On November 7, Barrack Obama has approved the deployment of additional U.S. non-combat personnel to Iraq. According to a statement given by the Pentagon Press Secretary, Rear Admiral John Kirby, “up to 1,500” troops are to be deployed “over the coming months, in a non-combat role”, in order to “expand [the U.S.] advise and assist mission and initiate a comprehensive training effort for Iraqi forces”[1]. The same source mentions that “U.S. Central Command will establish two expeditionary advise and assist operations centers, in locations outside of Baghdad and Erbil”, with the purpose of providing support “for the Iraqis at the brigade headquarters level and above”, as well as “several sites”, located “in northern, western, and southern Iraq”, which will be used to “accommodate the training of 12 Iraqi brigades, specifically nine Iraqi army and three Peshmerga brigades”; when trained, these forces “will enable Iraq to better defend its citizens, its borders, and its interests against the threat of ISIL”[2].

The additional 1500 troops that are to be deployed are “roughly doubling” the number of U.S. personnel in Iraq, which “greatly expands the scope of the U.S. campaign and the geographic distribution of American forces, some of whom will head into Iraq's fiercely contested western Anbar province for the first time to act as advisors”[3]. However, according to ABC News, the plan is “contingent on Congress approving” Obama’s “nearly $5.6 billion request to fund the expanded mission”[4]. If the Congress does approve the funding, the deployment could begin shortly, “but it will take a couple months to get the training sites ready, and the actual training will take six to seven months”[5].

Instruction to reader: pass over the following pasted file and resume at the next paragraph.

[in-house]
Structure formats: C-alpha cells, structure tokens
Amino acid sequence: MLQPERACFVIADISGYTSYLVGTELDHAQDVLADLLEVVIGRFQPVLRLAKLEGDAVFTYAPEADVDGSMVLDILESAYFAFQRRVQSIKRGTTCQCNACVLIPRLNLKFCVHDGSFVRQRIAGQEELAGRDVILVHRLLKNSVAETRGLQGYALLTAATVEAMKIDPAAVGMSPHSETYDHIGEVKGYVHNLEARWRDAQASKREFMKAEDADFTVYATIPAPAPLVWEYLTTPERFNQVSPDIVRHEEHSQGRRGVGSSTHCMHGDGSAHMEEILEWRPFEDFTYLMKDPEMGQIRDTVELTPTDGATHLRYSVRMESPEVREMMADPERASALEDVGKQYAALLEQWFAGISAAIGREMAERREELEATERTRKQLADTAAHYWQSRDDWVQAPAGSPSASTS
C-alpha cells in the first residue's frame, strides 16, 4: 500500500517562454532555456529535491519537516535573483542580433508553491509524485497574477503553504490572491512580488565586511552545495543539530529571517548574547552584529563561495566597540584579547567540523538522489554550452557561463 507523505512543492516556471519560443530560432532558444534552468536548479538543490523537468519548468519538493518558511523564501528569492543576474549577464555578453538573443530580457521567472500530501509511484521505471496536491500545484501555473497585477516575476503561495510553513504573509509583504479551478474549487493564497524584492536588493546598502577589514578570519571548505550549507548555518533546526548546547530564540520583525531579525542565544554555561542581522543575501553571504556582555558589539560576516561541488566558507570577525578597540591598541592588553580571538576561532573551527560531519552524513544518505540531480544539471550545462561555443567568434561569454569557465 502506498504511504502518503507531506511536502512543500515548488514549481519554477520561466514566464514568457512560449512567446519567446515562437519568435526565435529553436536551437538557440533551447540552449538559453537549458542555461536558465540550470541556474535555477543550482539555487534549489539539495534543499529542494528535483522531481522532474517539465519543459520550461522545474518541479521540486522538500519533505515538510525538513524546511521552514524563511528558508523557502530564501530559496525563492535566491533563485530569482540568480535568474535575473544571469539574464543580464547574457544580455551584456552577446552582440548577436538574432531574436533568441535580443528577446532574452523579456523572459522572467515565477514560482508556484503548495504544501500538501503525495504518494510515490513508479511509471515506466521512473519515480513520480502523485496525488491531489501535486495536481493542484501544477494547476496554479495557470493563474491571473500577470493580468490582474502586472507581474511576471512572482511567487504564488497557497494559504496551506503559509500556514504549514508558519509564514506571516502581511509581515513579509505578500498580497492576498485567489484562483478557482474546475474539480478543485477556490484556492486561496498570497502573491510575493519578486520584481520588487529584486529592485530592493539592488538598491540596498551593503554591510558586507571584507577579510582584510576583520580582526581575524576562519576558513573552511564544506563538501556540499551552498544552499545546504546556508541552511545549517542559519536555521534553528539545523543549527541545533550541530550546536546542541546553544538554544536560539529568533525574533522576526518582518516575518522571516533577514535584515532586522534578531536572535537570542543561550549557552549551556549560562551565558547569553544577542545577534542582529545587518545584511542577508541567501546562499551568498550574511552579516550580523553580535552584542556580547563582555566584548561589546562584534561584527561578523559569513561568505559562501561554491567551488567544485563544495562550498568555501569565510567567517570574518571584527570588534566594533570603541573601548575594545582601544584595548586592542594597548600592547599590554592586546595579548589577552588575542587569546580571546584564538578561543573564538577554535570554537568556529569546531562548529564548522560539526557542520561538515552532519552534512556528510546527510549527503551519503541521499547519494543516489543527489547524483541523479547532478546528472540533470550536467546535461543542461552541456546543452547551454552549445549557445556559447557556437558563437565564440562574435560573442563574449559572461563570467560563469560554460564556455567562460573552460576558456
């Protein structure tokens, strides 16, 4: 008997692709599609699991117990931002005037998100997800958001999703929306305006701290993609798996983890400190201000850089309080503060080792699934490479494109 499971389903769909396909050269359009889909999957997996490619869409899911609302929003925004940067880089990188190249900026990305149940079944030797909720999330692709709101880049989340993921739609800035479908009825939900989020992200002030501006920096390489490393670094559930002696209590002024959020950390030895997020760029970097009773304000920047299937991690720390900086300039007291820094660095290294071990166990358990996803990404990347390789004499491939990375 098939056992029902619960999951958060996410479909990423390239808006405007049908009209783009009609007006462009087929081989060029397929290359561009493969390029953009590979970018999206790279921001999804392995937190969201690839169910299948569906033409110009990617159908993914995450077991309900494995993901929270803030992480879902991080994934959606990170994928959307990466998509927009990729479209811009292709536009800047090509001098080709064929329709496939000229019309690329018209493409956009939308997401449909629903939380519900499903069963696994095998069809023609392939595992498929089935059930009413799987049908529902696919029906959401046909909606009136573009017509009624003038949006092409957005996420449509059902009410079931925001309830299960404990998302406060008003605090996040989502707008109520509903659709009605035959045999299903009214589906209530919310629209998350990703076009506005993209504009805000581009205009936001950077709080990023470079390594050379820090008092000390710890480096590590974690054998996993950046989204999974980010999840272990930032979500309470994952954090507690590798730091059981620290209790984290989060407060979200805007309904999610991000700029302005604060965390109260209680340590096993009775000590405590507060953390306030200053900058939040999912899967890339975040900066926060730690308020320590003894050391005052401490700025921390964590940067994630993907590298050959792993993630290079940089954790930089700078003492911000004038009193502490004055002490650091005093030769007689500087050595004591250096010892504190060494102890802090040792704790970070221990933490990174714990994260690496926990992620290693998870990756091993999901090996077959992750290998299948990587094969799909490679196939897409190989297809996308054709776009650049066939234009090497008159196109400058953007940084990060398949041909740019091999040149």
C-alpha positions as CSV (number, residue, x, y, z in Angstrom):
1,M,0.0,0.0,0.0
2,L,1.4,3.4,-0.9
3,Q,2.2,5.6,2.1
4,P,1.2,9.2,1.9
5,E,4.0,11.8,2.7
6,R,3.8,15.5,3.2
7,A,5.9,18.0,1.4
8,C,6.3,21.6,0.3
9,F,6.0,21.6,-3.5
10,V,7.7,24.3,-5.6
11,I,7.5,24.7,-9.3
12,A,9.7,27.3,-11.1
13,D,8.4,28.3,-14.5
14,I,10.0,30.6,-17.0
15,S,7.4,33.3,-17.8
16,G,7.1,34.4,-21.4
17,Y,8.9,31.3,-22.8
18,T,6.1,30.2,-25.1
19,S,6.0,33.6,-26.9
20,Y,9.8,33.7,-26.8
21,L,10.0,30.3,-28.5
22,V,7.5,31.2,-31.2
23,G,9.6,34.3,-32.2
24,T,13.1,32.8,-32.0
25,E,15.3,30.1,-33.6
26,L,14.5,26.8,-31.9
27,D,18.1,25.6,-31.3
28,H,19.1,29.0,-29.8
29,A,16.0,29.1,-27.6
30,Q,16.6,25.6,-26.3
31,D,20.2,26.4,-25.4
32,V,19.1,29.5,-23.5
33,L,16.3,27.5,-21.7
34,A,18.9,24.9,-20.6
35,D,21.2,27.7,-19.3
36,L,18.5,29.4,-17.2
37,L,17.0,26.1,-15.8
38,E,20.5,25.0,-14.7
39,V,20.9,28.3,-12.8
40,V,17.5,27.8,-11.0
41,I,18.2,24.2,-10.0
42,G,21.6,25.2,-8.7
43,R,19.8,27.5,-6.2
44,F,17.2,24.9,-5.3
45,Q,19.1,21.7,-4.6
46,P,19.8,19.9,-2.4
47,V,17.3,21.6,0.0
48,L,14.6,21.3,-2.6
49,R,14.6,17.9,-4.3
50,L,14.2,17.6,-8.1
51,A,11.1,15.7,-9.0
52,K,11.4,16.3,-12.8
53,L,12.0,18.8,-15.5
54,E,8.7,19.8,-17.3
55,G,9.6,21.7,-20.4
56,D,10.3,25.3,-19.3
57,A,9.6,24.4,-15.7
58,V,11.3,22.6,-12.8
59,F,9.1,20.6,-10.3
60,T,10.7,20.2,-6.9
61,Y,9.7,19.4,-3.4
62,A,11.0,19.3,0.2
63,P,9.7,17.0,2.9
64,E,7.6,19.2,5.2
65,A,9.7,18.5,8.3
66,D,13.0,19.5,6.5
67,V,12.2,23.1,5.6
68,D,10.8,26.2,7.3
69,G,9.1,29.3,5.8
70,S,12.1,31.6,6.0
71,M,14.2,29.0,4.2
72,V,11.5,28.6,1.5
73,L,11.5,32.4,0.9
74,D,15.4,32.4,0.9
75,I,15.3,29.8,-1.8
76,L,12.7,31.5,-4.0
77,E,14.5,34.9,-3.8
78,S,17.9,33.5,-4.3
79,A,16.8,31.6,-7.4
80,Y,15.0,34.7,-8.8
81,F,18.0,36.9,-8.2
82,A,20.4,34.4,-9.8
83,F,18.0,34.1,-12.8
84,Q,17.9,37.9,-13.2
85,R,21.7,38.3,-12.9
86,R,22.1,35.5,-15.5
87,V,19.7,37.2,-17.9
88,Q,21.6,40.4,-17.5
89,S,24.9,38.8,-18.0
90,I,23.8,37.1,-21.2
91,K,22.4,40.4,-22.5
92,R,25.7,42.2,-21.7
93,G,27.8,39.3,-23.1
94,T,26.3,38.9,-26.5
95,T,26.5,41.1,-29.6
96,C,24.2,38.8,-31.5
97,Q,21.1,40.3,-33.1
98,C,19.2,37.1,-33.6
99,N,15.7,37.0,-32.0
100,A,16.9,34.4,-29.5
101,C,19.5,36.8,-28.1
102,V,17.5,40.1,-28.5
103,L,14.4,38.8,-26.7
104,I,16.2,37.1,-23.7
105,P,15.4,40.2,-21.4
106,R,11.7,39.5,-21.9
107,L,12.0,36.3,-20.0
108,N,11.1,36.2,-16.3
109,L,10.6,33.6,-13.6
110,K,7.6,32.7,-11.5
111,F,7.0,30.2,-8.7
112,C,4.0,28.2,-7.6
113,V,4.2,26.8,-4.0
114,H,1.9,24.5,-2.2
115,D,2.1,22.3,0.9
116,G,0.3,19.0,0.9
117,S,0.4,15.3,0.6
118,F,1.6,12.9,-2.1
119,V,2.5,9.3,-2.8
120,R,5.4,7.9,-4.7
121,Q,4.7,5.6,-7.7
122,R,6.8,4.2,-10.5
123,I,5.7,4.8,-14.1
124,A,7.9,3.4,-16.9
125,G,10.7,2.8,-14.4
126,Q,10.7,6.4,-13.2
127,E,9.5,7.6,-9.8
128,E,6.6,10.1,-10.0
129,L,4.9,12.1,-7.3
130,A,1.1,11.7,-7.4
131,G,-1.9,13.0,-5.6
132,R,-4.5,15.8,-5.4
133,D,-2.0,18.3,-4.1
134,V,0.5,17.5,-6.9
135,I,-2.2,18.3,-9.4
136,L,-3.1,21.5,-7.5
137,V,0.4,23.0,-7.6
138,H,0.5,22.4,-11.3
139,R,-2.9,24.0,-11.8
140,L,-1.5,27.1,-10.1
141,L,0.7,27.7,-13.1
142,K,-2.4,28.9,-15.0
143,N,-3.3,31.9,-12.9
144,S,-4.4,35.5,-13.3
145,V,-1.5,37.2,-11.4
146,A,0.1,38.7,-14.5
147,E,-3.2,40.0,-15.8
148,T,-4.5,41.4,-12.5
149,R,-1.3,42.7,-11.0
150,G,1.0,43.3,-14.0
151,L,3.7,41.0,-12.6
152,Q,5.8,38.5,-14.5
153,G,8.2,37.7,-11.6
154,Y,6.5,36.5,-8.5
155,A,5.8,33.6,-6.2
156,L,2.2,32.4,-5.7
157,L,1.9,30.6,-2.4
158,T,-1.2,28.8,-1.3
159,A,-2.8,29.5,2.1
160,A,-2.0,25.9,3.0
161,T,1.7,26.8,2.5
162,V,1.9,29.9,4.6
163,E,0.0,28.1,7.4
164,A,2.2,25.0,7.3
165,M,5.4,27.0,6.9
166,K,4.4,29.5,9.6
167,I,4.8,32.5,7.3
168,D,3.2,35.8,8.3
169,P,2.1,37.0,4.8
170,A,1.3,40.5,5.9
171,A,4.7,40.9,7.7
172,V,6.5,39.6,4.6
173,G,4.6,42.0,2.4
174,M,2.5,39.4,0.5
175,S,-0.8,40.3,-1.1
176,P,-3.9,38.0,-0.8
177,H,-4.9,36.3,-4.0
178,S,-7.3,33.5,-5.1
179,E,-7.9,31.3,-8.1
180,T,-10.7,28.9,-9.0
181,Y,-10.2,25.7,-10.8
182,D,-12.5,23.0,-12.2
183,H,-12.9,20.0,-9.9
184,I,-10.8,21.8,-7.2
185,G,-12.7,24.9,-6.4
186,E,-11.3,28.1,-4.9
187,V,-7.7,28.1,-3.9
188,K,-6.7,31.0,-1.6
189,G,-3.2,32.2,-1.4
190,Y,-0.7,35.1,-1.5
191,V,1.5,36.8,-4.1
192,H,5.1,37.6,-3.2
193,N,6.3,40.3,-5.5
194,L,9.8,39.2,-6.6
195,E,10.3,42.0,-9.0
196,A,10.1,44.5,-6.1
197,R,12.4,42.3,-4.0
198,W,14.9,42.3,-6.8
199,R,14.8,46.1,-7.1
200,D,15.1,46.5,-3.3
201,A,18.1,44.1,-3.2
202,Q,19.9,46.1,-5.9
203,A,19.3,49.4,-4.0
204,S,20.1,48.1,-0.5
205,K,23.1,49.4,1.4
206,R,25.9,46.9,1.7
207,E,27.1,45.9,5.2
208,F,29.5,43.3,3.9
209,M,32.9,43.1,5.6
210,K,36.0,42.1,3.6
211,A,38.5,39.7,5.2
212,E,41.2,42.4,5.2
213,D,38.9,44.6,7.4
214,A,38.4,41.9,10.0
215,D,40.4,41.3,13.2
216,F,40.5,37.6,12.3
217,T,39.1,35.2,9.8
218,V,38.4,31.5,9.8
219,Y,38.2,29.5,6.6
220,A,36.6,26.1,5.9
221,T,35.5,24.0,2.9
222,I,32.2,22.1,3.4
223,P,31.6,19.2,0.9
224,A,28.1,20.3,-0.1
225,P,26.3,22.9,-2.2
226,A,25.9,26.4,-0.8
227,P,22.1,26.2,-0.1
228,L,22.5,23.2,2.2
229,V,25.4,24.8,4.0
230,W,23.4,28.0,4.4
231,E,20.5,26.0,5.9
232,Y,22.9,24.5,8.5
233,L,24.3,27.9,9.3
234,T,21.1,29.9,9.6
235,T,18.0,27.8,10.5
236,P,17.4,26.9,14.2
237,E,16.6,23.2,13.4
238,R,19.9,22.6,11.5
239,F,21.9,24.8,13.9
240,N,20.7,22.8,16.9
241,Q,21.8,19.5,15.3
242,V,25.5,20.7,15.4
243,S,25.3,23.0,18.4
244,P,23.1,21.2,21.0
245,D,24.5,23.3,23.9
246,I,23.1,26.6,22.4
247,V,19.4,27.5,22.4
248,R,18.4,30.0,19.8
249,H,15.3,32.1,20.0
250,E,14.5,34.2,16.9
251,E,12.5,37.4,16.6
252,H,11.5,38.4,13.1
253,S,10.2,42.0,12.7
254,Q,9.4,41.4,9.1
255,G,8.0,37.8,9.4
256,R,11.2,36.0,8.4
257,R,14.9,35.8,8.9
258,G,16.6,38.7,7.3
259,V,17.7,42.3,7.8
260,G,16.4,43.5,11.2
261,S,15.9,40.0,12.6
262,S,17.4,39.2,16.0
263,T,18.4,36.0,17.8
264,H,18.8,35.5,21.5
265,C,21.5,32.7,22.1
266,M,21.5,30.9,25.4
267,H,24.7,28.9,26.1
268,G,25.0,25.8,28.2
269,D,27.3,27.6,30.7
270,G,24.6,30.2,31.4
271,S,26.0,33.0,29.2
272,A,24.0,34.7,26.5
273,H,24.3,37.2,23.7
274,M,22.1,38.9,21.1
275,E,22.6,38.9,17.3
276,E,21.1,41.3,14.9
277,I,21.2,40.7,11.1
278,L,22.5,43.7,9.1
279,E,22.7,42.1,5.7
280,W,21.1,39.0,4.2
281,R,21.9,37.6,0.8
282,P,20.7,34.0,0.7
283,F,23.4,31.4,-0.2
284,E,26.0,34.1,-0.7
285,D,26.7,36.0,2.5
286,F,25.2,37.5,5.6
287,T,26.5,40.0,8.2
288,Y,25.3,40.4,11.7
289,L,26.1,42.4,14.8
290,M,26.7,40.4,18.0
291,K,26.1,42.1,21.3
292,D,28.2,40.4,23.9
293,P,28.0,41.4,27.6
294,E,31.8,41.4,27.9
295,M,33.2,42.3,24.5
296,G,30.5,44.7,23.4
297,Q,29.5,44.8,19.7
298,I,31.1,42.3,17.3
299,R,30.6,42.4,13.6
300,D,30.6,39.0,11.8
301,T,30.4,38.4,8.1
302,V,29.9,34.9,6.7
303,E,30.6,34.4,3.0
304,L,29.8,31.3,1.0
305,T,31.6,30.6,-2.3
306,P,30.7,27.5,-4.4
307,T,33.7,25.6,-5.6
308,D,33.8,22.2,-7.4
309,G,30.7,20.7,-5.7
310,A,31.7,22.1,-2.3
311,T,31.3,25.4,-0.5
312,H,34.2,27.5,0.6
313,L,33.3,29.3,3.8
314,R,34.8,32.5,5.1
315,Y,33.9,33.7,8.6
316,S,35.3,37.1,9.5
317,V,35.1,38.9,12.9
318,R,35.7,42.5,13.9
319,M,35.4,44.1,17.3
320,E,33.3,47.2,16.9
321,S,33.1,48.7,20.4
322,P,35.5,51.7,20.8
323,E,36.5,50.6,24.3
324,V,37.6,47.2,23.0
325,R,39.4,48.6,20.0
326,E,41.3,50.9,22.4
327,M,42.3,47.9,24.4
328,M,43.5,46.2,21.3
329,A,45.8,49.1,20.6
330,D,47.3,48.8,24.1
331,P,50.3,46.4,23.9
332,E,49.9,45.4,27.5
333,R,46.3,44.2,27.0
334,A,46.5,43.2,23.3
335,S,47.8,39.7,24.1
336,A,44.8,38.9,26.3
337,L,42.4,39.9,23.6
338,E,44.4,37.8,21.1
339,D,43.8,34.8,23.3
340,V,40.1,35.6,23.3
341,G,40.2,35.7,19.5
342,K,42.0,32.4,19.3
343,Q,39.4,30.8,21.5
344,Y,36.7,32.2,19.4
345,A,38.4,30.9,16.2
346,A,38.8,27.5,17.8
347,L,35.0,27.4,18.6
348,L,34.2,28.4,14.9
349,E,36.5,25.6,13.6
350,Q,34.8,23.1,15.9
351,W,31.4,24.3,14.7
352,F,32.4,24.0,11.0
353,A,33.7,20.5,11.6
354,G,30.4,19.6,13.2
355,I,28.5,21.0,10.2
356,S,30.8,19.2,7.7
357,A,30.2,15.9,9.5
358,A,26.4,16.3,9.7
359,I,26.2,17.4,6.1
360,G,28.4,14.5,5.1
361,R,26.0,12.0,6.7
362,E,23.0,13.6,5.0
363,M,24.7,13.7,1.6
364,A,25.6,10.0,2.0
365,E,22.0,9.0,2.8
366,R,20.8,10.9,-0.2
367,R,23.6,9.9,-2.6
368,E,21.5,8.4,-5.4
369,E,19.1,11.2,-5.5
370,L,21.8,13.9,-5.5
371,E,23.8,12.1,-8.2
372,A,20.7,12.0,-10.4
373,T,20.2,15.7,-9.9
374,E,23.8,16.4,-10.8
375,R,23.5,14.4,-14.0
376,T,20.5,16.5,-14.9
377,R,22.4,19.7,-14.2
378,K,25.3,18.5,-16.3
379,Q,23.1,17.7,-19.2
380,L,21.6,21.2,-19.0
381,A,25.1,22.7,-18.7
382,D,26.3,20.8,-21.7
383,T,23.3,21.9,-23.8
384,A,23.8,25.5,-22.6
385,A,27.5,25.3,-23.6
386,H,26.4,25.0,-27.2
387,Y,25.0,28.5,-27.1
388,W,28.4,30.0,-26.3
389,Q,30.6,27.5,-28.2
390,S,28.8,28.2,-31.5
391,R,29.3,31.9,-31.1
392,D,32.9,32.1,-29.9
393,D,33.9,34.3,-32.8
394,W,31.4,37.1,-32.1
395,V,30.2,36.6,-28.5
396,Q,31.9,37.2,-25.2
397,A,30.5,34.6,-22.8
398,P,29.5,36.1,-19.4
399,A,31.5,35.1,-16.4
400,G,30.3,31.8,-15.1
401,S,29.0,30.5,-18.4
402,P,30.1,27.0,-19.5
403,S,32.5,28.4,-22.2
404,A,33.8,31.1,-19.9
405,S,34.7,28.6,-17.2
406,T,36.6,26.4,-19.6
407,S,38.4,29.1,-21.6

It is worth mentioning that Obama’s decision to expand the U.S. military mission to Iraq comes shortly after the Republicans won control of the Senate during the midterm elections. It is known that some Republicans have previously criticized Obama’s Iraq campaign, which mainly consists of air strikes and missions that have the purpose of advising and training local troops. If all goes according to plan, in 8 to 9 months at best, Iraq’s power and capabilities to pursue its security interests against the resilient ISIL will be significantly boosted.


[1]„Statement by Pentagon Press Secretary Rear Admiral John Kirby on the Authorization to Deploy Additional Forces to Iraq”, U.S. Department of Defense, September 7, 2014, accessed at the Internet address


[3]Phil STEWART, Roberta RAMPTON, “Obama to send 1,500 more troops to Iraq as campaign expands”, Reuters, November 7, 2014, accessed at the Internet address

[4]Lolita C. BALDOR, “Obama Authorizes 1,500 More Troops for Iraq”, ABC News, November 7, 2014, accessed at the Internet address


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